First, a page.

Thursday, February 04, 2016
Suffragette: A theological film review by Rev Dr Steve Taylor
Monthly I write a film review for Touchstone (the New Zealand Methodist magazine). Stretching back to 2005, some 90 plus films later, here is the review for February 2016.
A film review by Rev Dr Steve Taylor
Suffragette is compulsory viewing, a disturbing depiction of the power of patriarchy. The movie, directed by Sarah Gavron, is a fictionalised exploration of the fight for the right of women to vote in Great Britain. If follows Maud (Carey Mulligan), a working mother with a young child, who unexpectedly finds herself caught in a street protest. Amid, the shattered glass of a shop front window, she recognizes a fellow worker Violet Miller (Anne-Marie Duff.) Despite the protests of her husband Sonny (Ben Whishaw) and threats from Polcie Inspector Steed (Brendan Glesson), she steps into the battle for justice. Forced out of home, imprisoned, brutally force-fed while on hunger strike, she embarks on an increasingly desperate quest for equality.
The movie is bleak, shot in tones of brown and drab. It is apt, given the film’s final statistics, which note the painfully slow journey toward equality. While New Zealand is a world leader, it was not until 1971 that women in Switzerland could vote.
Three places in Suffragette invite specific theological reflection. First, is the matter of unanswered prayer. The first time she is arrested, Maud’s son, George (Adam Dodd), prayed she would come home. Imprisoned for a week, his faith is shaken, both by Maud’s absence and the lack of answer to his prayers.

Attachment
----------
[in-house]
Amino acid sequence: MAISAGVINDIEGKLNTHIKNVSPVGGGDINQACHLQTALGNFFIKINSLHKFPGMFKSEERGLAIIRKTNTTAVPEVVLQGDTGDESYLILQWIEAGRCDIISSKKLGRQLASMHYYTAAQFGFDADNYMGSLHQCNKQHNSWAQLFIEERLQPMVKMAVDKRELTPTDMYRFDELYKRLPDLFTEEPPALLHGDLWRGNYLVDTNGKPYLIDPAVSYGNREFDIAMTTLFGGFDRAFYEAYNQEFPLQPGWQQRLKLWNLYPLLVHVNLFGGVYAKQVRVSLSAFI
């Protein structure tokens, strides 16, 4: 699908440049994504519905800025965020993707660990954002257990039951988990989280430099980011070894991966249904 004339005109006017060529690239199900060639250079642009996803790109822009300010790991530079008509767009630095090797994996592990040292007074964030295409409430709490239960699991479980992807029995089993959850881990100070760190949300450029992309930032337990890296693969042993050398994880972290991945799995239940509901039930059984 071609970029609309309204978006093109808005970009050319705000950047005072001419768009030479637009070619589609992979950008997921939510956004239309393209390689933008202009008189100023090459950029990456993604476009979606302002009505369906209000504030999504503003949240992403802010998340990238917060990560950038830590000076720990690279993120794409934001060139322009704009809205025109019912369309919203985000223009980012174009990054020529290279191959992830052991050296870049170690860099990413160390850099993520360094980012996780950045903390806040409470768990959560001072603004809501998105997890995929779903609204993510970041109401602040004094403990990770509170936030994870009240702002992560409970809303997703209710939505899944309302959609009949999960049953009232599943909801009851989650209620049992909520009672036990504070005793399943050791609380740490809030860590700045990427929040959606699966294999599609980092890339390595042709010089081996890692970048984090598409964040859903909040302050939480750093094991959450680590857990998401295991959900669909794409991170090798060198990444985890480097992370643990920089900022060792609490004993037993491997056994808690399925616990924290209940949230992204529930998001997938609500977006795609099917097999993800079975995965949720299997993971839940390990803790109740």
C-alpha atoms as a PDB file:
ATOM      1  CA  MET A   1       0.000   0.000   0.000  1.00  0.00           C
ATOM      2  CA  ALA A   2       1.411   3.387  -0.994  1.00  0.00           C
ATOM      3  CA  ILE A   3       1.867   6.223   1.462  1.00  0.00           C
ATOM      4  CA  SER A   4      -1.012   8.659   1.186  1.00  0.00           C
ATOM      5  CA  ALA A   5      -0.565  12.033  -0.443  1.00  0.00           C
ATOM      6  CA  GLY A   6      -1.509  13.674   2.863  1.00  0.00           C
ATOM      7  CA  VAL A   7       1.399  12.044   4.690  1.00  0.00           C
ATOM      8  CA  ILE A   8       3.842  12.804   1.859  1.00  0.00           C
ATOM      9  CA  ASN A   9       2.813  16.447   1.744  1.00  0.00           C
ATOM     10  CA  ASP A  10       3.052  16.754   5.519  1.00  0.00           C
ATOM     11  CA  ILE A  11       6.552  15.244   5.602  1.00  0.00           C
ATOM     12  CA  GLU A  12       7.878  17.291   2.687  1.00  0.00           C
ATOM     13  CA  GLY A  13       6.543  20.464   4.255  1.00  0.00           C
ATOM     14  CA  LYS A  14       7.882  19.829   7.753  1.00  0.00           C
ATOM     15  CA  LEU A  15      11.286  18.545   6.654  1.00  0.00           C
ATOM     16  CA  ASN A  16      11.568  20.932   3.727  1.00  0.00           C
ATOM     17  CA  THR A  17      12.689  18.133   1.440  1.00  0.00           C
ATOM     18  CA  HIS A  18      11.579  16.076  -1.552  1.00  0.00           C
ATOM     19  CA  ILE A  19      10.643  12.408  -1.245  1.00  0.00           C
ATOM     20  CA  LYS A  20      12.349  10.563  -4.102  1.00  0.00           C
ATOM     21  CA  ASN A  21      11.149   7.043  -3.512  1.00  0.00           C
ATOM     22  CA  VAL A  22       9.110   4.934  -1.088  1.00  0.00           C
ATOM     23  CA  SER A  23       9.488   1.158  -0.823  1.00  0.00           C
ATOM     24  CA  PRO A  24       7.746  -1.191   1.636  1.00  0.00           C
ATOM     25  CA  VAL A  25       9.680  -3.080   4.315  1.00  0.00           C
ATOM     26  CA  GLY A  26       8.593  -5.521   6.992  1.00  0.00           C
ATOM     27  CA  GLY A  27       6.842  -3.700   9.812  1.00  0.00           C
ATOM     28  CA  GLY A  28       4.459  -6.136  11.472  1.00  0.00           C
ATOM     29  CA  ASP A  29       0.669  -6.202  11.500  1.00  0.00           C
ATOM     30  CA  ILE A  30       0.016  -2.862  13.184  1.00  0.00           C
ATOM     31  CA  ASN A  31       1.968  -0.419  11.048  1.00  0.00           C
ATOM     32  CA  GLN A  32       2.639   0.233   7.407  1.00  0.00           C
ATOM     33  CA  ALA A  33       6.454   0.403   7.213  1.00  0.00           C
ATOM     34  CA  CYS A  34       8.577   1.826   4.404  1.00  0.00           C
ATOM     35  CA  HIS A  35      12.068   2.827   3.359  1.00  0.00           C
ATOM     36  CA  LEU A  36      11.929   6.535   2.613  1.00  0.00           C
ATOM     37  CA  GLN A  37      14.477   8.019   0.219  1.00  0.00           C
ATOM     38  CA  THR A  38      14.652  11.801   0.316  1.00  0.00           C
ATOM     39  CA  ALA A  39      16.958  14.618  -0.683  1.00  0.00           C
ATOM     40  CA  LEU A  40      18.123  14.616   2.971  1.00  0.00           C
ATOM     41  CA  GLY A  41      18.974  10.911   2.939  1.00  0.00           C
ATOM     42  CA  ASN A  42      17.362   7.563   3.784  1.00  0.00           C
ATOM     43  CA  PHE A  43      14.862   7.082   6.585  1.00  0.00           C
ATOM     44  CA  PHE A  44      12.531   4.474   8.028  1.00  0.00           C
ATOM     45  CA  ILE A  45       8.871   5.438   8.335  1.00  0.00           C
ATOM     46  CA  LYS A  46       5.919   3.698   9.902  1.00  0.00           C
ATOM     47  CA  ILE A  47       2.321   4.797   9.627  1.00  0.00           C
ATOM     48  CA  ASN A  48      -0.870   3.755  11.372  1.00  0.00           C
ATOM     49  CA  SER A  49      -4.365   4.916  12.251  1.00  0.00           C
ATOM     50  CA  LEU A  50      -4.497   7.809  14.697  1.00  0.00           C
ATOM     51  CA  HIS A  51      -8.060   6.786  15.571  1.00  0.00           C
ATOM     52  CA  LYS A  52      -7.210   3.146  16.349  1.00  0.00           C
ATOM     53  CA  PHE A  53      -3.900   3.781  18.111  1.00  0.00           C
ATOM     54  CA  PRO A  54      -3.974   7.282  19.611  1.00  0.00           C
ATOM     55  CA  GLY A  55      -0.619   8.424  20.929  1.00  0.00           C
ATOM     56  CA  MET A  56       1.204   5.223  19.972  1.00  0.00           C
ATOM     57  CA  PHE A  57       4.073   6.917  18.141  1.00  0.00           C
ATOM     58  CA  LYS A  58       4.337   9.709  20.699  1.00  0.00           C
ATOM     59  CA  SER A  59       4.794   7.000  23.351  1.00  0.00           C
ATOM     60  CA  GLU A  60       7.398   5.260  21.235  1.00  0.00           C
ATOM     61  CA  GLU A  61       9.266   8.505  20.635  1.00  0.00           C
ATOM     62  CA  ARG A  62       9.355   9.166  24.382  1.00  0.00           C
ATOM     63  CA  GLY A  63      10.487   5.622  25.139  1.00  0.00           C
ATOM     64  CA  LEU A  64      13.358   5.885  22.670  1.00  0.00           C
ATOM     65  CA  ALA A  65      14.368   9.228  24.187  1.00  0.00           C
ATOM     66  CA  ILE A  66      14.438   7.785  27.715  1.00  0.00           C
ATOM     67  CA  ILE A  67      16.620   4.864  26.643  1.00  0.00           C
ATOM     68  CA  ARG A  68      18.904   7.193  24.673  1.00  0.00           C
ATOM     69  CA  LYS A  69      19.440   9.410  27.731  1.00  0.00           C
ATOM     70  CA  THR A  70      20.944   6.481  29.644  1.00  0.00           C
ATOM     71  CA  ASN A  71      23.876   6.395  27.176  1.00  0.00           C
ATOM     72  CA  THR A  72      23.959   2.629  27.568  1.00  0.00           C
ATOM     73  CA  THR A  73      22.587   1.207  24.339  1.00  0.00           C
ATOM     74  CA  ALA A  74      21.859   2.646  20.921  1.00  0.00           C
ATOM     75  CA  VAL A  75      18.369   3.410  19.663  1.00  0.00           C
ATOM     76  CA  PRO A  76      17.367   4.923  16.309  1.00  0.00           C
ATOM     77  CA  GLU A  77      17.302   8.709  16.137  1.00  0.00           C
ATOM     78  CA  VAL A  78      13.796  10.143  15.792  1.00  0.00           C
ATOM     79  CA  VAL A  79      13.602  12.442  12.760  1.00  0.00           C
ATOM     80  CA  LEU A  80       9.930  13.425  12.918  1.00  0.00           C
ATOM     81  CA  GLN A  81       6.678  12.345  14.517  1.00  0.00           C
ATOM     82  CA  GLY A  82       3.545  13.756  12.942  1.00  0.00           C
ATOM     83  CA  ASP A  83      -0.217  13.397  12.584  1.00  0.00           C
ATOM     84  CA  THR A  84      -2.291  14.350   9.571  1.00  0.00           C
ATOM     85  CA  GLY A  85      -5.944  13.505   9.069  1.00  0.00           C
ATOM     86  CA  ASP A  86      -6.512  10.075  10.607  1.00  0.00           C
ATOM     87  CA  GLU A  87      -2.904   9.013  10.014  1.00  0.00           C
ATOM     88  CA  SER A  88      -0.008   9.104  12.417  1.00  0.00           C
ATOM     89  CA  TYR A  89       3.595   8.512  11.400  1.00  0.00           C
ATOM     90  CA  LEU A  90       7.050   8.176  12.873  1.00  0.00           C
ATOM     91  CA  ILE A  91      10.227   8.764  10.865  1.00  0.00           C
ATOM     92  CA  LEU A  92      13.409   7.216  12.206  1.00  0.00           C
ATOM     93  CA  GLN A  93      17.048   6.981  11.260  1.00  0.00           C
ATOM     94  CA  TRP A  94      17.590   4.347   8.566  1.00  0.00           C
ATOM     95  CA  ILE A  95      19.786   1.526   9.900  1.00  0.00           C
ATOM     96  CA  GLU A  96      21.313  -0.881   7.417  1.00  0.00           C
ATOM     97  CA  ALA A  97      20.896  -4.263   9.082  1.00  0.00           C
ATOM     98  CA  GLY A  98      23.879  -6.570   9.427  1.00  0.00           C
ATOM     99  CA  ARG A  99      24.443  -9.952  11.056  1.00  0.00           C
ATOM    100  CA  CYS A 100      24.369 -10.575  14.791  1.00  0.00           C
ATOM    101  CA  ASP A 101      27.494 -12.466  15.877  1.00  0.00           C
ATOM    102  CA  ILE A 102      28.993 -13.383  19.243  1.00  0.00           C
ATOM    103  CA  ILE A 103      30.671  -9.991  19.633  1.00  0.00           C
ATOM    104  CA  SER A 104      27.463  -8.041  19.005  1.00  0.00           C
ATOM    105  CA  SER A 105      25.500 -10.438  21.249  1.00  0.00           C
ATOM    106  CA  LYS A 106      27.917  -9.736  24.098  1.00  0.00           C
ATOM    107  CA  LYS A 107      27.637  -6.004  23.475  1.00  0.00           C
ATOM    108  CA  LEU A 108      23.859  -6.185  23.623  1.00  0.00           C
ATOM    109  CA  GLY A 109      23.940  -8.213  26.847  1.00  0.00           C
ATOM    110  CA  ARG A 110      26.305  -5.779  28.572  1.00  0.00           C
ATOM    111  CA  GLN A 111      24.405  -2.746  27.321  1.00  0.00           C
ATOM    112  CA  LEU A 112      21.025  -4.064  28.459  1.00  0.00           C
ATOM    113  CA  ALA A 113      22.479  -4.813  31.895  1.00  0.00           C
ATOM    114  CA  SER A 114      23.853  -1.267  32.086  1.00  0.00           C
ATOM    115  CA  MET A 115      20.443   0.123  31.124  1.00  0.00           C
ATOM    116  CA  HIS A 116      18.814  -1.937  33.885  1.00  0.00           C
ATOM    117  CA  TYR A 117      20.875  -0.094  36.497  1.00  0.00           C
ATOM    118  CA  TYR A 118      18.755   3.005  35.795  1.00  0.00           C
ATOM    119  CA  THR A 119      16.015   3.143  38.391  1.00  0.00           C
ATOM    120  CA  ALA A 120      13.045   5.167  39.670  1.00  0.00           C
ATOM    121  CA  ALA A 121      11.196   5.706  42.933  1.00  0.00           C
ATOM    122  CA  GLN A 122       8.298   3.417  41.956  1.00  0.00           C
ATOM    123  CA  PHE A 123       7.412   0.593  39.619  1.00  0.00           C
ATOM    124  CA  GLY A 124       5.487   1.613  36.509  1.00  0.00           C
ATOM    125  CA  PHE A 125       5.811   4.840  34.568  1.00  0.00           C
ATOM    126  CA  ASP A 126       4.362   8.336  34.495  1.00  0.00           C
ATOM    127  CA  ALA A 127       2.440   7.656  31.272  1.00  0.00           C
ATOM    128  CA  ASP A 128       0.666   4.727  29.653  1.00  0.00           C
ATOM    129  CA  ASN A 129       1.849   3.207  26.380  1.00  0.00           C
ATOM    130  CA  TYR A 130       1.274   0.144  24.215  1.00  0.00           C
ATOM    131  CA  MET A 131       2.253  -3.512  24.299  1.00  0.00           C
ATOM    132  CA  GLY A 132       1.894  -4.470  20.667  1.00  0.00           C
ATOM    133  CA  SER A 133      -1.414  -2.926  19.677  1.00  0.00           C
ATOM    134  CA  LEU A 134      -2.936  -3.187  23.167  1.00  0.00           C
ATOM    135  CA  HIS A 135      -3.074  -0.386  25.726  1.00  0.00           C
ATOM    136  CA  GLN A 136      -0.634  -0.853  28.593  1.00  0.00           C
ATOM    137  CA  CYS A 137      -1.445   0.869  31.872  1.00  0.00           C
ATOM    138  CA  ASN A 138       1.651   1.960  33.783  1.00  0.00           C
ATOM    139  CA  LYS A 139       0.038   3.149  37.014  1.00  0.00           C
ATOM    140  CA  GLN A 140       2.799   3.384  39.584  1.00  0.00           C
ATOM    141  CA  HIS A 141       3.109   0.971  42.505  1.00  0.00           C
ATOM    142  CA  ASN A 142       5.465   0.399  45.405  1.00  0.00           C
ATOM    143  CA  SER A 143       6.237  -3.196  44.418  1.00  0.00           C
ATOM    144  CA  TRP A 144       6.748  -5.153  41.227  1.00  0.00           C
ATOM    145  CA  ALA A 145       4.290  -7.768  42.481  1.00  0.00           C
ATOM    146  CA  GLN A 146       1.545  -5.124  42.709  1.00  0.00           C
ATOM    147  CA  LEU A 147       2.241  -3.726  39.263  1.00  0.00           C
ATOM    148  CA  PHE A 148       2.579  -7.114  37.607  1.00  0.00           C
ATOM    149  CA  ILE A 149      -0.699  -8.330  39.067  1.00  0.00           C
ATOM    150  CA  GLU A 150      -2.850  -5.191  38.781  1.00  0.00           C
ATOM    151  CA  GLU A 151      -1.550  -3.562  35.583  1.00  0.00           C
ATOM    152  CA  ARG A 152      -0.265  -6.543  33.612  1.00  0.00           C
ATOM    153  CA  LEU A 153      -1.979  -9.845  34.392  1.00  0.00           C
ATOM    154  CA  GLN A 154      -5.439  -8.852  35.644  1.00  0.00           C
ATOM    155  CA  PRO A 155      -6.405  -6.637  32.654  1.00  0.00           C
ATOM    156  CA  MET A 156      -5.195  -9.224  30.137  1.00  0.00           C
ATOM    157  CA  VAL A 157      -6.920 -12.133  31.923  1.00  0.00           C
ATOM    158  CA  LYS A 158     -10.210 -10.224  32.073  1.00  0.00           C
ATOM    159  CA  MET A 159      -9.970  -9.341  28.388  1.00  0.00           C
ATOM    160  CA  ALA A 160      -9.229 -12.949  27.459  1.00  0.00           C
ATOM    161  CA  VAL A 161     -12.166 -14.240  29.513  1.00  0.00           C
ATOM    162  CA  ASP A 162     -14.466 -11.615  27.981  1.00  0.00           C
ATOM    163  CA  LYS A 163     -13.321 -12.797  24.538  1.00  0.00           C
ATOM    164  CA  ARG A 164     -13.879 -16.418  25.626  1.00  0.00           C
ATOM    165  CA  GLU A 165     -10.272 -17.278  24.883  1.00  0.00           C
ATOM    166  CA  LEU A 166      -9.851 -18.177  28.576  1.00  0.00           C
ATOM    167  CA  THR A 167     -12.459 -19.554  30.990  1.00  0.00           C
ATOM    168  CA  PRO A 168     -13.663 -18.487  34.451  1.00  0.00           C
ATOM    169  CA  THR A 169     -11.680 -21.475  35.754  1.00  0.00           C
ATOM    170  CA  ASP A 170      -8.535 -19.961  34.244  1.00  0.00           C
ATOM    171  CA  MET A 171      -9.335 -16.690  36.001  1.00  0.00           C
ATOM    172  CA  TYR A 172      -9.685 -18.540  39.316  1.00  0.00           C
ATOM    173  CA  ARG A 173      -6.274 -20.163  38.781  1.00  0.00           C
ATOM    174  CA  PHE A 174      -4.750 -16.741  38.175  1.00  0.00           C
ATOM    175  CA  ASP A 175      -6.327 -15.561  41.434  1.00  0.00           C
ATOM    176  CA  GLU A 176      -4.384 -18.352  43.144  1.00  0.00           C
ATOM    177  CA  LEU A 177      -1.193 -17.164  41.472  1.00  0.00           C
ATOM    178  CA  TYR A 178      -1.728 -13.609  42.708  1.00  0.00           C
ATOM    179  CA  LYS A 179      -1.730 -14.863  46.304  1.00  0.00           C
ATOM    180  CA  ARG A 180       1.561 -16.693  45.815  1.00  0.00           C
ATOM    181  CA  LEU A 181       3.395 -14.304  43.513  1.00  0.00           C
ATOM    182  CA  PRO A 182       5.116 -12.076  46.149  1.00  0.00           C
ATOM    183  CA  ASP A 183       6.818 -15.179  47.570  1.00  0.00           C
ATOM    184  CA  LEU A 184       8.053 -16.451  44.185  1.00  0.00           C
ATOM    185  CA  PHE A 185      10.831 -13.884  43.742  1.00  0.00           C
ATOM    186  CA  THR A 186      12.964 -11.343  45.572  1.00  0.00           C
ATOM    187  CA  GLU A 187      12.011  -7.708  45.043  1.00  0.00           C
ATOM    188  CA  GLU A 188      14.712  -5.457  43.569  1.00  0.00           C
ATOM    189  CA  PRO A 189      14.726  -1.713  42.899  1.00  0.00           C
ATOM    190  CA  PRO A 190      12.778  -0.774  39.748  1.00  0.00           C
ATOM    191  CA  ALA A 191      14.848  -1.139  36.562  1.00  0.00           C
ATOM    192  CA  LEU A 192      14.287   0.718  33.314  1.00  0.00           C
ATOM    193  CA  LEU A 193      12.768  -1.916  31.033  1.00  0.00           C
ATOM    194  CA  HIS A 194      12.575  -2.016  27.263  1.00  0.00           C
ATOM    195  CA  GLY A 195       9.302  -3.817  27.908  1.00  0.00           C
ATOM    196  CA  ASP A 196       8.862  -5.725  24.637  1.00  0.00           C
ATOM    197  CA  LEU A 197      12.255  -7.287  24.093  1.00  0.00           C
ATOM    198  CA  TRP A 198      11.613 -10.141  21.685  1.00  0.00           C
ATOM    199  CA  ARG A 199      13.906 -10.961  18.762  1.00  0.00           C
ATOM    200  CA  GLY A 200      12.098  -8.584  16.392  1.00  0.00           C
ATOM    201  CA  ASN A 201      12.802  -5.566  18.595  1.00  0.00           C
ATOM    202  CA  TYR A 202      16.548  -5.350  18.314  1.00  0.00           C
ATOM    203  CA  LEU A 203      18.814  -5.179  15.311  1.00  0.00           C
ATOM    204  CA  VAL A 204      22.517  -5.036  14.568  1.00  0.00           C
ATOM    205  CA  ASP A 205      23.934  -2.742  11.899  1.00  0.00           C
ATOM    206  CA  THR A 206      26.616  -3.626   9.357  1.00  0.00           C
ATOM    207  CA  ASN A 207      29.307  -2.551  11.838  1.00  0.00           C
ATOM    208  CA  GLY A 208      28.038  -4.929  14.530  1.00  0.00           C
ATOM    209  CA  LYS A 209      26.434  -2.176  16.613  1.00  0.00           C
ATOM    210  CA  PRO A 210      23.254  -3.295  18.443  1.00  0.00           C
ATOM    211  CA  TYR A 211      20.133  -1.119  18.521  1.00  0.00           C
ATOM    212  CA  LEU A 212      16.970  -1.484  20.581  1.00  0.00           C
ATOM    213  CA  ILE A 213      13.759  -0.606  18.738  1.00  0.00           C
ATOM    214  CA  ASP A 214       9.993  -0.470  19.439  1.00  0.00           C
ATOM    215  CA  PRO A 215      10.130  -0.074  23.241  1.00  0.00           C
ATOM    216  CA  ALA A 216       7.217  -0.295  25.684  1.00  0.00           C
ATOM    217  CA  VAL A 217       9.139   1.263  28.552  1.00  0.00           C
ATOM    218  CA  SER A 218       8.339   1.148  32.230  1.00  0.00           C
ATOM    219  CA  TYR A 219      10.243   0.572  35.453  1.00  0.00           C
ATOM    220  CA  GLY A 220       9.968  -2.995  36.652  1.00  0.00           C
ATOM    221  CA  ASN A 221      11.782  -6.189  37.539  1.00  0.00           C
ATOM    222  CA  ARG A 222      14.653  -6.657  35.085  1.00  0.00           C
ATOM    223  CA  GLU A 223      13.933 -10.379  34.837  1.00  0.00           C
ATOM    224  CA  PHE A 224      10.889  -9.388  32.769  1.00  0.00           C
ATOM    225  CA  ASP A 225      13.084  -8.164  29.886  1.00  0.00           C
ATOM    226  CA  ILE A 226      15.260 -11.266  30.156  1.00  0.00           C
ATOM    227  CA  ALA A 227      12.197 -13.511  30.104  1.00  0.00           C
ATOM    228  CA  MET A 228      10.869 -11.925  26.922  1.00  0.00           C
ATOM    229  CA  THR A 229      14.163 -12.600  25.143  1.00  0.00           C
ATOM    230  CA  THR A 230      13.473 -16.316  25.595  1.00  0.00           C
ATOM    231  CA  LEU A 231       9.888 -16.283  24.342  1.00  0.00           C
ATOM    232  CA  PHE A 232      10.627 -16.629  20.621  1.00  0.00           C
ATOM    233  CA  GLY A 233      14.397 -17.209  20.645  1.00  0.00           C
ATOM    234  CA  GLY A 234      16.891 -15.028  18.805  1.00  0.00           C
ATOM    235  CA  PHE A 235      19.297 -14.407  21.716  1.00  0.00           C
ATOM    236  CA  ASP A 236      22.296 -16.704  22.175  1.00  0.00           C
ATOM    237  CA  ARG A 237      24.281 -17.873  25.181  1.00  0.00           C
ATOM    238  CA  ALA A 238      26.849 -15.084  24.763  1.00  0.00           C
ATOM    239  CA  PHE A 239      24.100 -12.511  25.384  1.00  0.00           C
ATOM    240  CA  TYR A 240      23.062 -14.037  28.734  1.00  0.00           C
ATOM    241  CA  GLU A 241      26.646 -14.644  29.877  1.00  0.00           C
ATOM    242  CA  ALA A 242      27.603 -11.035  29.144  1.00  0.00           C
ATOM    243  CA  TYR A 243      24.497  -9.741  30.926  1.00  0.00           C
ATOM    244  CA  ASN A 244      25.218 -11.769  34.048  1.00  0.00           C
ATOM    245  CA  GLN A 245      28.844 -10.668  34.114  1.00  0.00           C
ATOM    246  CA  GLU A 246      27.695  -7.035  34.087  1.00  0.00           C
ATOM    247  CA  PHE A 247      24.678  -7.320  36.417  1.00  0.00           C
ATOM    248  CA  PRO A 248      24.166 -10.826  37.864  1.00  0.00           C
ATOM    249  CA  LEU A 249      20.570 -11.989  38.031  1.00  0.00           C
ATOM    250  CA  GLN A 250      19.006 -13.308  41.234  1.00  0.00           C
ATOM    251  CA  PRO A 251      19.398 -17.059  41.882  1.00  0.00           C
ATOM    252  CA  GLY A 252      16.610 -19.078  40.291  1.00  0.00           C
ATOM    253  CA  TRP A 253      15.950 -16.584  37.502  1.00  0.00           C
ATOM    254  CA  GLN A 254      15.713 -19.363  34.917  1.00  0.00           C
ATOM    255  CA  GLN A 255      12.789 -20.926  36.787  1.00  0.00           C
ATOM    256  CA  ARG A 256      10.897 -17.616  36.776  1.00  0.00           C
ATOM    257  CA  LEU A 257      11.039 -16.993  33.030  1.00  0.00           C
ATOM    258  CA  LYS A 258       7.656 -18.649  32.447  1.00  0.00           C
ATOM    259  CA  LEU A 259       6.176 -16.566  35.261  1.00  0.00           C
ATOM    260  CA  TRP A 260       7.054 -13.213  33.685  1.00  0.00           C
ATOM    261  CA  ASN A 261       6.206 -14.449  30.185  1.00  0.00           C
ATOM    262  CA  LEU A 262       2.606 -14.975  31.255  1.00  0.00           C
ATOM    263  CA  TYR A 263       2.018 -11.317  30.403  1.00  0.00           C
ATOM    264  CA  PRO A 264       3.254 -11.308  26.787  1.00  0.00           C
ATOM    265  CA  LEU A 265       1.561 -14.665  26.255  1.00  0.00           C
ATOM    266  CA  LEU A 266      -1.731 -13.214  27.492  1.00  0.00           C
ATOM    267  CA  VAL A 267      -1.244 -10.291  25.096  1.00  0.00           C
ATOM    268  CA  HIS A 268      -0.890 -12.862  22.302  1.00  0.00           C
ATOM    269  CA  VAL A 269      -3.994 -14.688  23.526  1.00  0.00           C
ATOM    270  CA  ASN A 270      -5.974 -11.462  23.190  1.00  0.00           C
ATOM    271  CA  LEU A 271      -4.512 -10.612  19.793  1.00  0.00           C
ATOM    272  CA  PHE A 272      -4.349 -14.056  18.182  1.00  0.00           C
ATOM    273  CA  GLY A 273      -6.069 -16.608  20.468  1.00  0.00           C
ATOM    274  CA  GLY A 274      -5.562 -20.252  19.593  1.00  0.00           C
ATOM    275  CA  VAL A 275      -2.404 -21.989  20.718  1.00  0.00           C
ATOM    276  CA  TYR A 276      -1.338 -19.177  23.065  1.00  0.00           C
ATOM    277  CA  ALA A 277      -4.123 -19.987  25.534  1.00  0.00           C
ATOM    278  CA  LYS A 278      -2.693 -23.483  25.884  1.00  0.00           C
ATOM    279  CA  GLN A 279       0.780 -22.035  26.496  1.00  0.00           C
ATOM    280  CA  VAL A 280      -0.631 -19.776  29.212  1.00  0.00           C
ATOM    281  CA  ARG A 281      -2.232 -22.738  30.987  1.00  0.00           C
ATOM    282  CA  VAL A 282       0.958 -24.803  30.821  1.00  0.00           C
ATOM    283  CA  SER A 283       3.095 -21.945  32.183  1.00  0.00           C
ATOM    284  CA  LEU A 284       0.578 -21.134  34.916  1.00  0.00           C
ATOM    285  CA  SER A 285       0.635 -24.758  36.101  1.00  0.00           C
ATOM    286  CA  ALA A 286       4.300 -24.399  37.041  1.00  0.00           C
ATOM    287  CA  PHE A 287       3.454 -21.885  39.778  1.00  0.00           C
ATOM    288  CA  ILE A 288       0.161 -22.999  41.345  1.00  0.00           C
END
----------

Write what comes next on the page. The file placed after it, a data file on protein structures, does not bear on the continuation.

Second, is the ethics of protest. Are there any circumstances in which protest should become violent? This is the question around which Suffragette pivots. After years of protest through legal and political avenues, change has not occurred. The response of Suffragette is pragmatic. “It is deeds, not words, that will gain the vote.” Christian tradition has always been divided on the role of violence in the face of injustice. Martin Luther King said no, while Bonhoeffer gave his life as a yes. Historians still debate whether the violence of the women’s suffrage movement was justified. Despite the turn to violence in Suffragette, it was another sixteen years before women were given that vote.
Third, is the place of women in the church. Suffragette is set in England in 1912. Theologian Anne Phillips in her 2011 book, The Faith of Girls: Children’s Spirituality and Transition to Adulthood argues (nearly a century later) that the church remains church gender blind. Disturbed that it is mainly men that write about the faith development of women, Phillips talks to young woman about their faith. The experience helps her read the Bible afresh. She discovers richness in the vulnerability of Lo-ruhamah (Hosea 1), courage in the actions of Namaan’s slave girl (2 Kings 5(, faith in the slave girl in Philippi (Acts 16) and sacrifice on the part of the daughter of Jarius (Mark 5). Each are pre-pubsecent girls in whom the values of God are made visible. Hence Suffragette remains both a historic and a living challenge to the church. Will it value the spirituality of women? Or will it remain a place in which, to quote Inspector Steed, “their husbands deal with them”?
Rev Dr Steve Taylor is Principal of Knox Centre for Ministry and Leadership, Dunedin. He is the author of Built for change (Mediacom: forthcoming) and The Out of Bounds Church? (Zondervan: 2005) and writes widely in areas of theology and popular culture, including regularly at www.emergentkiwi.org.nz.
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